2. Too many actions in one query: after a bit of Googling I found that this isn’t a problem, it’s actually beneficial to combine different actions into one query. That is one myth busted.
  3. Crummy coding: this is a little unlikely since I’m writing SQL code and they’re quite similar across the board as I’m merely extracting data at this point for exploratory analyses, perhaps I could throw them into separate queries and see how long they take individually.
  4. Conflicting computation requirements: it seems that I’m not the only one not taking vacations a few days after Christmas and before New Years. Plus there’s a minor issue that is currently on the hot seat with another team so they’re requesting a lot of support from the data analysts who operate within and out of the SAS systems. Again, no way out of this one but patience.

I could only potentially improve on 1/4 of the issues described above (#3), so it wouldn’t produce much improvement in processing speed at all. I might spend some time reviewing the loess method I implemented last week, this interesting regression method has yielded some interesting insights regarding some of our products. So far I’ve only been interpreting them visually, so there could be additional information that I could uncover once I (re)learn how to interpret the coefficients.


Update: I was able to get the run time to decrease by almost half after using the function <compress=yes> and joining tables using unique accounts to reduce the size of every table created. It turns out that one of the tables had 251 million rows of data, when I tried to join it with another table the information multiplied and thus overwhelmed the system. The new program took about 50 minutes in total for all the risk levels I tested, which is a drastic improvement.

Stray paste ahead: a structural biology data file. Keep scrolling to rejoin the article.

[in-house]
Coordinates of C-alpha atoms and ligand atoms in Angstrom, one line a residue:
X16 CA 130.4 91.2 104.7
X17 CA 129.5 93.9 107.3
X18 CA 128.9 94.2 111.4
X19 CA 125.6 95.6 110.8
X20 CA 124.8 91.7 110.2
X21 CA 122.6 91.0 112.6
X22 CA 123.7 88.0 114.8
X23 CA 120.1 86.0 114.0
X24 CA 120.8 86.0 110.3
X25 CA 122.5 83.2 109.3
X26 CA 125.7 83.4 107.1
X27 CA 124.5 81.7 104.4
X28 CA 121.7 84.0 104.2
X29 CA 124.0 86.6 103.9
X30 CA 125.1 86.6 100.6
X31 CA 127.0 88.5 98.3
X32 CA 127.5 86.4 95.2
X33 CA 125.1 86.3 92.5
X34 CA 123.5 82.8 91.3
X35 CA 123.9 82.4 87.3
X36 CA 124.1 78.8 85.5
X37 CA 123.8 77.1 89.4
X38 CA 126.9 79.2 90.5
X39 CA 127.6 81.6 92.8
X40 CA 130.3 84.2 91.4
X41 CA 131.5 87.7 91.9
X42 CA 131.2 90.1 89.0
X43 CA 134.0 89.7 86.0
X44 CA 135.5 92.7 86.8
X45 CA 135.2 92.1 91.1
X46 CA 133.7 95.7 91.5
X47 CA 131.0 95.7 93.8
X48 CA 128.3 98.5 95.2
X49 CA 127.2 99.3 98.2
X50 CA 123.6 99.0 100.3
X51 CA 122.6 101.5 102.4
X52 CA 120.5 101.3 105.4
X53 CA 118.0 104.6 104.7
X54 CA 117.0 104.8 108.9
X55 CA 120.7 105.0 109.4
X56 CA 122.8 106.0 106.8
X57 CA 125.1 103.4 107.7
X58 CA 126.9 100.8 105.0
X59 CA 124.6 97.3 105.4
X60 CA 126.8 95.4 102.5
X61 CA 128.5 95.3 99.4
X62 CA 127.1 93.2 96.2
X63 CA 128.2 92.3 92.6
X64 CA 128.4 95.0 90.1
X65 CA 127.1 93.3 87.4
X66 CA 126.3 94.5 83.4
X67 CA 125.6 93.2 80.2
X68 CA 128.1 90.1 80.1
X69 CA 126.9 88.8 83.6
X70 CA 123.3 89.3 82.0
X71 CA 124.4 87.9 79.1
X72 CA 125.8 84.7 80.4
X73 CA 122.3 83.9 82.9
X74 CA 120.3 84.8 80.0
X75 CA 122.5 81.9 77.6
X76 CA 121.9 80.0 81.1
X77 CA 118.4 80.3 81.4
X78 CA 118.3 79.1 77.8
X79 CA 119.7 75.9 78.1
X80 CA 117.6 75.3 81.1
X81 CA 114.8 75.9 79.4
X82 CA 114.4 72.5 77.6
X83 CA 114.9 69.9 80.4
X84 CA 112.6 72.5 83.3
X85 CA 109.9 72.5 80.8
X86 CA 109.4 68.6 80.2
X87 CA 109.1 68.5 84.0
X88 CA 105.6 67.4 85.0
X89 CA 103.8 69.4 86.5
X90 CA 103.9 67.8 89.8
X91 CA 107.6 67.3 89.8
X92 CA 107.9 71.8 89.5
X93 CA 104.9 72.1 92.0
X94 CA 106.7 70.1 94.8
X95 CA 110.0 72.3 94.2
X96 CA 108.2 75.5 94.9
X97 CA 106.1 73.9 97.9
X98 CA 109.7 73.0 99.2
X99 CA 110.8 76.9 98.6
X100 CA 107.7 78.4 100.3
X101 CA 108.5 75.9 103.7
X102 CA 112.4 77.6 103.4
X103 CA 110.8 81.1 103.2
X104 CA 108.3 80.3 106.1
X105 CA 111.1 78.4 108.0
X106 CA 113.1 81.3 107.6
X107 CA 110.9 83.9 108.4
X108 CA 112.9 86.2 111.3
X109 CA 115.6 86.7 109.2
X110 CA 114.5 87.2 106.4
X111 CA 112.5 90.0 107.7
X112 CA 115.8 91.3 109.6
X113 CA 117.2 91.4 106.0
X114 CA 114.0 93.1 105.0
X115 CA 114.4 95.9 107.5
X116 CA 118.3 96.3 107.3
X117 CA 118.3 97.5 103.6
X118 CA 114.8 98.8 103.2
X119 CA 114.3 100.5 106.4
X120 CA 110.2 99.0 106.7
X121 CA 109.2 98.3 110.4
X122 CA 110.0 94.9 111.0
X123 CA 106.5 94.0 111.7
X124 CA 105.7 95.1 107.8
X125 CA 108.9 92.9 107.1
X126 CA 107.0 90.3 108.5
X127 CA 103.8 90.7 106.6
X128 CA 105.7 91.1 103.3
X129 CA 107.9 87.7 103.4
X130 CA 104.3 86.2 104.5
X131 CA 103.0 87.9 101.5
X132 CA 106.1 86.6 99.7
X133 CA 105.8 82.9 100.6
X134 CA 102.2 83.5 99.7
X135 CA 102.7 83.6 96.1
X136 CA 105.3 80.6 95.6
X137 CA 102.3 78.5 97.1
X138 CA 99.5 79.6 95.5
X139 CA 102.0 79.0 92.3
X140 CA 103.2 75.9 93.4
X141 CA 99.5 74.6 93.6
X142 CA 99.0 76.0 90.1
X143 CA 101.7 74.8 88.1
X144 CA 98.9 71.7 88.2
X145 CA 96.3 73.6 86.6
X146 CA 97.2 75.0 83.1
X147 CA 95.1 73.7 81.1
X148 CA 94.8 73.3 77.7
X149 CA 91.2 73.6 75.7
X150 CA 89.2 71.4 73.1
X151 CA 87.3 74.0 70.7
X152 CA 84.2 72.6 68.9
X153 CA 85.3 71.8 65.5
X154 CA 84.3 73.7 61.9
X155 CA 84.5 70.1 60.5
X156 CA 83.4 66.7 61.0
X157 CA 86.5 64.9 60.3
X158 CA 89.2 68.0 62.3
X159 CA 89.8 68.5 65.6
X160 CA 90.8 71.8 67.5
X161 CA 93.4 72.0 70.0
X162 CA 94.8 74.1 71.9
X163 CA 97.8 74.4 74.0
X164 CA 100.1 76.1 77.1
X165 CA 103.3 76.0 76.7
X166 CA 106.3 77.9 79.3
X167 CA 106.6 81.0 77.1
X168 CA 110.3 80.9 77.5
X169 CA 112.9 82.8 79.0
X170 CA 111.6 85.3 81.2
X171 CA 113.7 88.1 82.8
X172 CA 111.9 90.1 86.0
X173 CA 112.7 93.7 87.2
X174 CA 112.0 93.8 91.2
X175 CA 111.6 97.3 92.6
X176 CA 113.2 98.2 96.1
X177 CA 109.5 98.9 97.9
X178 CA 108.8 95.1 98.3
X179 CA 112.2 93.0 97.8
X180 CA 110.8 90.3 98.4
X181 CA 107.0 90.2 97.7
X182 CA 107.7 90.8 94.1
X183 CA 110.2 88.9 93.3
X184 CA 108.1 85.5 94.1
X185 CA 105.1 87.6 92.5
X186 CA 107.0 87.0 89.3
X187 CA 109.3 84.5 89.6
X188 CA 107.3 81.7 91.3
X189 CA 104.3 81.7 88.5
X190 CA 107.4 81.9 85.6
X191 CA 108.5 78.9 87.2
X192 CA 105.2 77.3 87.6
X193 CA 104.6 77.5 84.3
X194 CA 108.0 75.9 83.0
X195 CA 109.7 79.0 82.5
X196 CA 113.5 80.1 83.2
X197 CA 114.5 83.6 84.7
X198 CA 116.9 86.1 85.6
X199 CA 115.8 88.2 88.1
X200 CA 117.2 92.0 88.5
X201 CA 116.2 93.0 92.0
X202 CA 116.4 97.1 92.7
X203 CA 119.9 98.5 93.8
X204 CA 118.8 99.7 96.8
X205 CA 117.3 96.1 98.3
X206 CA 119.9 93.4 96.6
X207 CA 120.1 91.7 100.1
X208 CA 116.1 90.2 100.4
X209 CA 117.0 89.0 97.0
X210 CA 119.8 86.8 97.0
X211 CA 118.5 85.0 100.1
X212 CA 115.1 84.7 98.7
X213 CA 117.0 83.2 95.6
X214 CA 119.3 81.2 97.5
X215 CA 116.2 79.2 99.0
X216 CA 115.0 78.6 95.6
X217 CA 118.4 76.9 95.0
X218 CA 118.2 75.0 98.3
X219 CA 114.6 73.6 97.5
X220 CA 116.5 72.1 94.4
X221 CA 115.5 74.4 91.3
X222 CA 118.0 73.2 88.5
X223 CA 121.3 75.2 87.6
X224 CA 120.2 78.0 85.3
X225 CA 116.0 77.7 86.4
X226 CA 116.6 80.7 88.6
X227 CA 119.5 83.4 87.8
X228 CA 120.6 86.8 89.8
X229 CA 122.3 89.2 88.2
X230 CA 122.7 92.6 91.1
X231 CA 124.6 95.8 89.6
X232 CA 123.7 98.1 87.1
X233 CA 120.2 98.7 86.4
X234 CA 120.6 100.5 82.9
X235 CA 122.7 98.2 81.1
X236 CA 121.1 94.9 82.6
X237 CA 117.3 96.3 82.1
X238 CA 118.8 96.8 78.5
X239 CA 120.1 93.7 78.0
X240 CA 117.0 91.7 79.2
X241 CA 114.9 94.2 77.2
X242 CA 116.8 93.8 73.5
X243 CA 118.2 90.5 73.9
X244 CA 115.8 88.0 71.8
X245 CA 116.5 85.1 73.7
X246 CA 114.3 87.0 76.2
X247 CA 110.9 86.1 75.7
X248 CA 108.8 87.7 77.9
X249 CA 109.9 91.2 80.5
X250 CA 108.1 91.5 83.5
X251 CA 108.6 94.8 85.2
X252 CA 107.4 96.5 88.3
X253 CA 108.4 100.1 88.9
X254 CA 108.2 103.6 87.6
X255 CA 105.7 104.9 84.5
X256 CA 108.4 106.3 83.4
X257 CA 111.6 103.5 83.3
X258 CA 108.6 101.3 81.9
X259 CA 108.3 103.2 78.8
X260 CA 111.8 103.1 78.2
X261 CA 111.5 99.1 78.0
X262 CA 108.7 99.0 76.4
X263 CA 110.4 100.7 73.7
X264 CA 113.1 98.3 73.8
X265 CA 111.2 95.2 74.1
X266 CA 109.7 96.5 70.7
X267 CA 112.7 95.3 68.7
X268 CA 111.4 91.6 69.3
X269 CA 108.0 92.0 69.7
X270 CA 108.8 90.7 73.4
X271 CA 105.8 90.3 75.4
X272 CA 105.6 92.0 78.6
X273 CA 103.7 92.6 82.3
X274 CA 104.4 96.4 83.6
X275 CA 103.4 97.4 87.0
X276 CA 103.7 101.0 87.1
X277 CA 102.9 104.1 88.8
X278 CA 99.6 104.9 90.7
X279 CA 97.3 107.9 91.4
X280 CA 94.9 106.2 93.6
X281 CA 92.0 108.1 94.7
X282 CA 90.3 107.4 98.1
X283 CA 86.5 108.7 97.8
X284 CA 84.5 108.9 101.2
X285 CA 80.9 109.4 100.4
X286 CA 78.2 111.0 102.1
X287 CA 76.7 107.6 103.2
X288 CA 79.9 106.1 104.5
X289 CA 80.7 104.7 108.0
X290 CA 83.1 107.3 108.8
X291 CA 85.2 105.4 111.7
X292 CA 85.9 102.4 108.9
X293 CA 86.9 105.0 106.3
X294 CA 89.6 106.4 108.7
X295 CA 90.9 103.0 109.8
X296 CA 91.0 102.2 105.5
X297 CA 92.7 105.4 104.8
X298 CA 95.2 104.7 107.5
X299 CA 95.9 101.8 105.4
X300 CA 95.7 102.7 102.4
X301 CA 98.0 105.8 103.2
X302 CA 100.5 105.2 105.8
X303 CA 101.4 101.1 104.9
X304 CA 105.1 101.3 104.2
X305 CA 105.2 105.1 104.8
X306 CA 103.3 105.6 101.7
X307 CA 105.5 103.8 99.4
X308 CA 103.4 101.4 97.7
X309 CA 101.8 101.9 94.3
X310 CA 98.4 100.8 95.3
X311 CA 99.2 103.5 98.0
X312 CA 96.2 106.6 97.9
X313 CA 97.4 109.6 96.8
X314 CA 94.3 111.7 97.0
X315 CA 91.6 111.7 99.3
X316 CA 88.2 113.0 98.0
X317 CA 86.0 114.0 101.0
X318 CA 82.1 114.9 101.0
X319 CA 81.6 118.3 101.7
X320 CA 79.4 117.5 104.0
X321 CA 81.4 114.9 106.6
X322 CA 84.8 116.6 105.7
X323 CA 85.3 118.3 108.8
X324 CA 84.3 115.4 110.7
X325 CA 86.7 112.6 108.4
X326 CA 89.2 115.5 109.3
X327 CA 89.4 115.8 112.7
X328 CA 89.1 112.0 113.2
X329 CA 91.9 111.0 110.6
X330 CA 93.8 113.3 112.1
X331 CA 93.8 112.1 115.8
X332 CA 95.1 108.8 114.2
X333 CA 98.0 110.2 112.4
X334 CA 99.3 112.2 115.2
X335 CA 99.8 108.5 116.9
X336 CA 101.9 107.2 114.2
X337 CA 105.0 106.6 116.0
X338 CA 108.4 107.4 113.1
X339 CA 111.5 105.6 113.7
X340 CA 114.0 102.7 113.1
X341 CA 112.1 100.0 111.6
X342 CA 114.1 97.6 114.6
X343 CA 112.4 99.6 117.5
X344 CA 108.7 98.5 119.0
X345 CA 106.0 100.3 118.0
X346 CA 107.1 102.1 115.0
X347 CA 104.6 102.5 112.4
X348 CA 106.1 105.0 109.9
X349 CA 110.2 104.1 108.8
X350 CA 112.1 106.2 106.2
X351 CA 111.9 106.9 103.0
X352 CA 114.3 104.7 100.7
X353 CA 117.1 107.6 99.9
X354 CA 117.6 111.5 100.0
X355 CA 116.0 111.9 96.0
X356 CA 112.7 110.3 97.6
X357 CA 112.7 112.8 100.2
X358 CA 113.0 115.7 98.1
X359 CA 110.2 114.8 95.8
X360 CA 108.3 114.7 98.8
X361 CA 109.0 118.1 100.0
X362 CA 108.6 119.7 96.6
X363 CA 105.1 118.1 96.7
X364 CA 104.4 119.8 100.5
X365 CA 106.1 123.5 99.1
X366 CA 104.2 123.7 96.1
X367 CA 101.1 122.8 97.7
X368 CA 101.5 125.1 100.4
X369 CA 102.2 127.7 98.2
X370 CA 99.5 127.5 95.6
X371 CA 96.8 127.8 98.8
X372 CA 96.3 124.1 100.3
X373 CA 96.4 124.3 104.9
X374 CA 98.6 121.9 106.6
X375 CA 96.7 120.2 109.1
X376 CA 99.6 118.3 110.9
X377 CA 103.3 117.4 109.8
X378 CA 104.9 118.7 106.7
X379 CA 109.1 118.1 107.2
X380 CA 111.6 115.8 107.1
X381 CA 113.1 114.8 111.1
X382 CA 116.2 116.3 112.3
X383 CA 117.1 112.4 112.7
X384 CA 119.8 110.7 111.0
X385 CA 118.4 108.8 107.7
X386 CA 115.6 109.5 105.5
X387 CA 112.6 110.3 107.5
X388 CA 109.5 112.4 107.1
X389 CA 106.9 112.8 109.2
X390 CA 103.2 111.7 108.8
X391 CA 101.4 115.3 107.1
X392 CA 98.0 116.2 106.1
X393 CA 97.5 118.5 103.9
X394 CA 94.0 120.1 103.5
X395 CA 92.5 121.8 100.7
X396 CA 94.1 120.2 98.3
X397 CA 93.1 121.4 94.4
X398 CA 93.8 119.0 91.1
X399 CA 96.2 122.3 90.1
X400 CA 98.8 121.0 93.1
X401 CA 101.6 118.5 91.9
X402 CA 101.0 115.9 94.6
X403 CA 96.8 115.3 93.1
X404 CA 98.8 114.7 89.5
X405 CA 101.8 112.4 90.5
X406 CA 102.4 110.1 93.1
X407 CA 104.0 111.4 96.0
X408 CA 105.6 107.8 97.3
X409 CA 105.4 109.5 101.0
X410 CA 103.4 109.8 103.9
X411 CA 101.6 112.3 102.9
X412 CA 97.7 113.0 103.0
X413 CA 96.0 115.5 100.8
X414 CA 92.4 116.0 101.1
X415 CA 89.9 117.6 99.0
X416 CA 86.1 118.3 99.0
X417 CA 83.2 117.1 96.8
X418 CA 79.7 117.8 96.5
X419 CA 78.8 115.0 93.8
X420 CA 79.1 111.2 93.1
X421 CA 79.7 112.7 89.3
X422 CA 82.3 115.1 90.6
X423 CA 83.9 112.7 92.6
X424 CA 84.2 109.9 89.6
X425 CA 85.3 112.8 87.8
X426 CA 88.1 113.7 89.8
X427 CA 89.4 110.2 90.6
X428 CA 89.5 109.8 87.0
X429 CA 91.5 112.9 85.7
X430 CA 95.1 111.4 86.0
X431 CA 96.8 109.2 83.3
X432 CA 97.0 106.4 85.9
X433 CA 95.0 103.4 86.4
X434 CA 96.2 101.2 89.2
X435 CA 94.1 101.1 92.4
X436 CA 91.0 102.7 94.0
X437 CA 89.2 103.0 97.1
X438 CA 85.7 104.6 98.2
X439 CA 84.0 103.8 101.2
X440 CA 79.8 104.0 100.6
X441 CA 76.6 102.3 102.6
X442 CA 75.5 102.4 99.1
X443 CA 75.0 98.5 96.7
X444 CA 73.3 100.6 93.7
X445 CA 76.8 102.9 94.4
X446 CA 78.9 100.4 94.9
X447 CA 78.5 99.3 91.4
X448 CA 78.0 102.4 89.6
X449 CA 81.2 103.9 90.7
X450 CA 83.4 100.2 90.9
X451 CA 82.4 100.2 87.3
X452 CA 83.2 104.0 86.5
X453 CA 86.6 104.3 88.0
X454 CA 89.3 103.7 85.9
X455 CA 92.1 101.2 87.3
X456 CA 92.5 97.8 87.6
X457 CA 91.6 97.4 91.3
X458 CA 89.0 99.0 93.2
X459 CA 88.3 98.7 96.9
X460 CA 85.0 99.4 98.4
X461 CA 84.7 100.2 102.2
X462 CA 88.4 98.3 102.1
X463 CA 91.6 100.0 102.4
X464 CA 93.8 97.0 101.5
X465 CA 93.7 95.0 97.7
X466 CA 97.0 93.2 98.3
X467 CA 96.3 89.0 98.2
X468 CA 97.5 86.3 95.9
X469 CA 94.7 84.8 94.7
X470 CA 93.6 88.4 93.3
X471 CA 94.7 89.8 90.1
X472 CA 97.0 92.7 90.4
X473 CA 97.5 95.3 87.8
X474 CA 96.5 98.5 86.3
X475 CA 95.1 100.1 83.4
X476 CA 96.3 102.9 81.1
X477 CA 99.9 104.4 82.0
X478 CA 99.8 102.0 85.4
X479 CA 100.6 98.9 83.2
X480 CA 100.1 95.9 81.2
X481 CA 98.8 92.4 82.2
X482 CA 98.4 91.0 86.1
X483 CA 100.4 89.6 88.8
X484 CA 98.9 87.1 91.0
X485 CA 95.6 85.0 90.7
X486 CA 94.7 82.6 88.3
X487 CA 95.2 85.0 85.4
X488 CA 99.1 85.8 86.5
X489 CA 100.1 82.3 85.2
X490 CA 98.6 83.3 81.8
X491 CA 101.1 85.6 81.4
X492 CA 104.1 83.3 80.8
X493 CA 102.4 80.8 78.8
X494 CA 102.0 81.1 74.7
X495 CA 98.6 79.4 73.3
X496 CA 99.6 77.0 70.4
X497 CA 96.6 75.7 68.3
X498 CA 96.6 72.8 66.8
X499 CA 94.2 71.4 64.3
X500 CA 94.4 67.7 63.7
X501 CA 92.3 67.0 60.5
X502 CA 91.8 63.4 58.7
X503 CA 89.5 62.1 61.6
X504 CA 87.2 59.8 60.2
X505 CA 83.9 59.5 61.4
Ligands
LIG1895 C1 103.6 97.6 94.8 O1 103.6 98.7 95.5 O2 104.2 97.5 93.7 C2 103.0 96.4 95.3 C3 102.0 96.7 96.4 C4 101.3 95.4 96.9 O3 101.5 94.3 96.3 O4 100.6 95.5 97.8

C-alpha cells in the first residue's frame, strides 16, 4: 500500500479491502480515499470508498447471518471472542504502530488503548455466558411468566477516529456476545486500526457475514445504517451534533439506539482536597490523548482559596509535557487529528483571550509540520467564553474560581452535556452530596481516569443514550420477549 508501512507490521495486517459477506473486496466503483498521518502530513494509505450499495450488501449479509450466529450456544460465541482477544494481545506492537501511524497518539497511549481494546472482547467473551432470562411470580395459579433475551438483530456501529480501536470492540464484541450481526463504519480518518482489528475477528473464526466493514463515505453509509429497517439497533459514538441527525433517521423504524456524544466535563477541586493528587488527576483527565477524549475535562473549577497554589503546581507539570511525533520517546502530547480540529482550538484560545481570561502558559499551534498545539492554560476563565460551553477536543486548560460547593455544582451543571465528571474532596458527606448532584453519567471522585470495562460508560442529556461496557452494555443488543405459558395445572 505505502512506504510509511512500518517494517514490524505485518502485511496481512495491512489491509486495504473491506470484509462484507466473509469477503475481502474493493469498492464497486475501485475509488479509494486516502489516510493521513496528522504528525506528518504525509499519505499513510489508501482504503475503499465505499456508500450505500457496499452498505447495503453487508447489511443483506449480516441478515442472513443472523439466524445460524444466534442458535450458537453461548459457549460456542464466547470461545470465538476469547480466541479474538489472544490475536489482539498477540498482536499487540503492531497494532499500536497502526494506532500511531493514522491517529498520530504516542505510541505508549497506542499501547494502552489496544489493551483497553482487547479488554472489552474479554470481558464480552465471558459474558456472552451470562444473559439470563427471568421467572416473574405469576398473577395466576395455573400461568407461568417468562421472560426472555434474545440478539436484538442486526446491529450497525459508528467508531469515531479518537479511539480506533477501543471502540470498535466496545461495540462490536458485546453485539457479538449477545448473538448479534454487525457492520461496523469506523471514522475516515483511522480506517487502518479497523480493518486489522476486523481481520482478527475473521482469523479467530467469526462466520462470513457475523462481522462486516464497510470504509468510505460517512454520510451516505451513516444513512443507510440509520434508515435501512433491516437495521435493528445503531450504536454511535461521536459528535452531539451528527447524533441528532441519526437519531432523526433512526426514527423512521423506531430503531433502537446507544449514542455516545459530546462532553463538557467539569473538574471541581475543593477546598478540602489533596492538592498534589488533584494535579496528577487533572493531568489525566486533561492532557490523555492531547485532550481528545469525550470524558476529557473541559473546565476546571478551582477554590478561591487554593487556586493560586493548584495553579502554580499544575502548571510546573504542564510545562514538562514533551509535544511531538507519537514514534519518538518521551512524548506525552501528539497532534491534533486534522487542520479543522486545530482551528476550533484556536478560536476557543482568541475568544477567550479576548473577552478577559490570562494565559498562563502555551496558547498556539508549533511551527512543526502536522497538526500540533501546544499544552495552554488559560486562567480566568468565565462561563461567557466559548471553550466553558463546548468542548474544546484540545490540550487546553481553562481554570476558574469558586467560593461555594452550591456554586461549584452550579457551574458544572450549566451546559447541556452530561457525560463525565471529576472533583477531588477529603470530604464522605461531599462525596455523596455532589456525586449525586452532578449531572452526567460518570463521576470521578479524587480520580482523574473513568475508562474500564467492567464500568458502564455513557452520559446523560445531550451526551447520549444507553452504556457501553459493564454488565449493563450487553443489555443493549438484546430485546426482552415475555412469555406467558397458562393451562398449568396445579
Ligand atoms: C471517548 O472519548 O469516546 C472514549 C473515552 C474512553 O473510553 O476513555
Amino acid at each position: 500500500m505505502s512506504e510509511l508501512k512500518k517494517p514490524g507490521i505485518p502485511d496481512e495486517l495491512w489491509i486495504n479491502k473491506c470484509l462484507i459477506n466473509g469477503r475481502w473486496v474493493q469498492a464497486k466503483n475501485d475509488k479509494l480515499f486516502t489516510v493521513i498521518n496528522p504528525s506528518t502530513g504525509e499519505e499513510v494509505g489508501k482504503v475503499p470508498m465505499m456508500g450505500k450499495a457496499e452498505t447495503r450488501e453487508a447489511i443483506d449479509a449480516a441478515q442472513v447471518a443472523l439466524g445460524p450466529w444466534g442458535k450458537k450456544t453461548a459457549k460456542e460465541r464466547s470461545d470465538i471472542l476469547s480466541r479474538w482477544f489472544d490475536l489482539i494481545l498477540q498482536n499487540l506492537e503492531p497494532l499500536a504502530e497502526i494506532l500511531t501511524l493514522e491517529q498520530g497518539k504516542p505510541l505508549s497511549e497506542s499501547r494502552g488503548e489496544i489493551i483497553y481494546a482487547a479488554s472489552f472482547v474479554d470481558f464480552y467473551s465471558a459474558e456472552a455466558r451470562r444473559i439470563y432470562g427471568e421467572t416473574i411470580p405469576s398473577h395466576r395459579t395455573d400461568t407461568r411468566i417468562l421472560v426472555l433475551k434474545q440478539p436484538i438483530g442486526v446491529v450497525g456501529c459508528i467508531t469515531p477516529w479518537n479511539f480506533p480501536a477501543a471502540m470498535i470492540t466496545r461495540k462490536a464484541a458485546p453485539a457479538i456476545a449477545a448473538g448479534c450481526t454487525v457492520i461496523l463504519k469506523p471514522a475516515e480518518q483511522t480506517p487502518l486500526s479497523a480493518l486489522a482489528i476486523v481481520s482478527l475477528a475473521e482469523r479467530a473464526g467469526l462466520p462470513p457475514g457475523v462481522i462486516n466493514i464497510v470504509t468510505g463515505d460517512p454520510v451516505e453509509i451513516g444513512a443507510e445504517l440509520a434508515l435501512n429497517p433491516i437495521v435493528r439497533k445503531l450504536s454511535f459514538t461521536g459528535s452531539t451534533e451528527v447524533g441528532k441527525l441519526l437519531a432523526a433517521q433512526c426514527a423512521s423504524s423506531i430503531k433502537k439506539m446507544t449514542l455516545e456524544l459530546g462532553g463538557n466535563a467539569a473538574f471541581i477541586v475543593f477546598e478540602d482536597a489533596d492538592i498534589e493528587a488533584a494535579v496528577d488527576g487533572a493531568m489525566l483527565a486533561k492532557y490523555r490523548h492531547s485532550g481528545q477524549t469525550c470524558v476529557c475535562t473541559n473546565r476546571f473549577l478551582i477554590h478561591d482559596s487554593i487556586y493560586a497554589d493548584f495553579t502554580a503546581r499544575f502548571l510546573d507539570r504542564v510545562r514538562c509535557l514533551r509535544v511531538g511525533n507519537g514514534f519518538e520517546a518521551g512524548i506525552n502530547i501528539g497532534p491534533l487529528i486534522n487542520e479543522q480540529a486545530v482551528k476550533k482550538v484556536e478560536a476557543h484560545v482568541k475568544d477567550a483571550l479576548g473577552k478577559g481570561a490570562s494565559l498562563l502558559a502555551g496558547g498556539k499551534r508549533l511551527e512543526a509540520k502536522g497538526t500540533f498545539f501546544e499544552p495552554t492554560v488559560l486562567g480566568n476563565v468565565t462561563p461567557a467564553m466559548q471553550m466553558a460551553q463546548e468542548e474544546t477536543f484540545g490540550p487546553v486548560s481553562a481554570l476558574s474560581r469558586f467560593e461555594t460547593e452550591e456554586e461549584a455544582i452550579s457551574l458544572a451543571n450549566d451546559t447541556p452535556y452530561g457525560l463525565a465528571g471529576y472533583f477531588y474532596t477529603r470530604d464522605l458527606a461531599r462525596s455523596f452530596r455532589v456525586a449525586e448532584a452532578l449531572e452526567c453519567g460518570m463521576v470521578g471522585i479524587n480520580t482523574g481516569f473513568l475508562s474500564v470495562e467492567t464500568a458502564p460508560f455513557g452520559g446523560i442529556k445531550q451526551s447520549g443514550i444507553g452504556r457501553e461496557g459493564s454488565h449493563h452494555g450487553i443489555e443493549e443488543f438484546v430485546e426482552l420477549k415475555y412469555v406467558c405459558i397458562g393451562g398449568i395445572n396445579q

Hi all, I’ve decided to create a new blog dedicated to articulating my daily thoughts. After reading about the benefits around the mental benefits of keeping daily track of one’s thoughts and activities, it seems a no-brainer to try to replenish my diminishing dictionary of words via this method. It would mainly be a series of short excerpts of my current thoughts and musings like Twitter, except there is no 140 character limit on blog entries. I’ll try to make each entry as meaningful as possible, and if not possible then it hopefully would be entertaining to the reader(s). Online memories are as light as a feather and there is no guarantee it would be kept in one form or another, until we all start getting plugged into a form of virtual reality.

A little background, I’m currently working at a financial institution in Toronto in a data consultant role, which deals mainly in analysing and producing actionable deliverables for various initiatives via statistical modeling and analyses in SAS. I’ve thrown in a few data visualisation using R for fun and it has proven useful that I’d be using it as a complement to SAS. In our current world riddled with excessive amount of information being able to decipher and find patterns within oceans of data is a challenging and exciting opportunity to those who are statistically trained. Fortunately while studying for my actuarial degree I took a few (mandatory) statistics courses were practical in nature such as simulations, applied probability, and forecasting. The language of statistics is quite similar to the decision-making process of a computer, hence the extensive use of statistics in artificial intelligence and ‘smart’-items like watches, cars, and wearables.

It would be interesting to see how long I can keep this up, considering that my previous online endeavours gave way after a few months, life in the real world is just too interesting.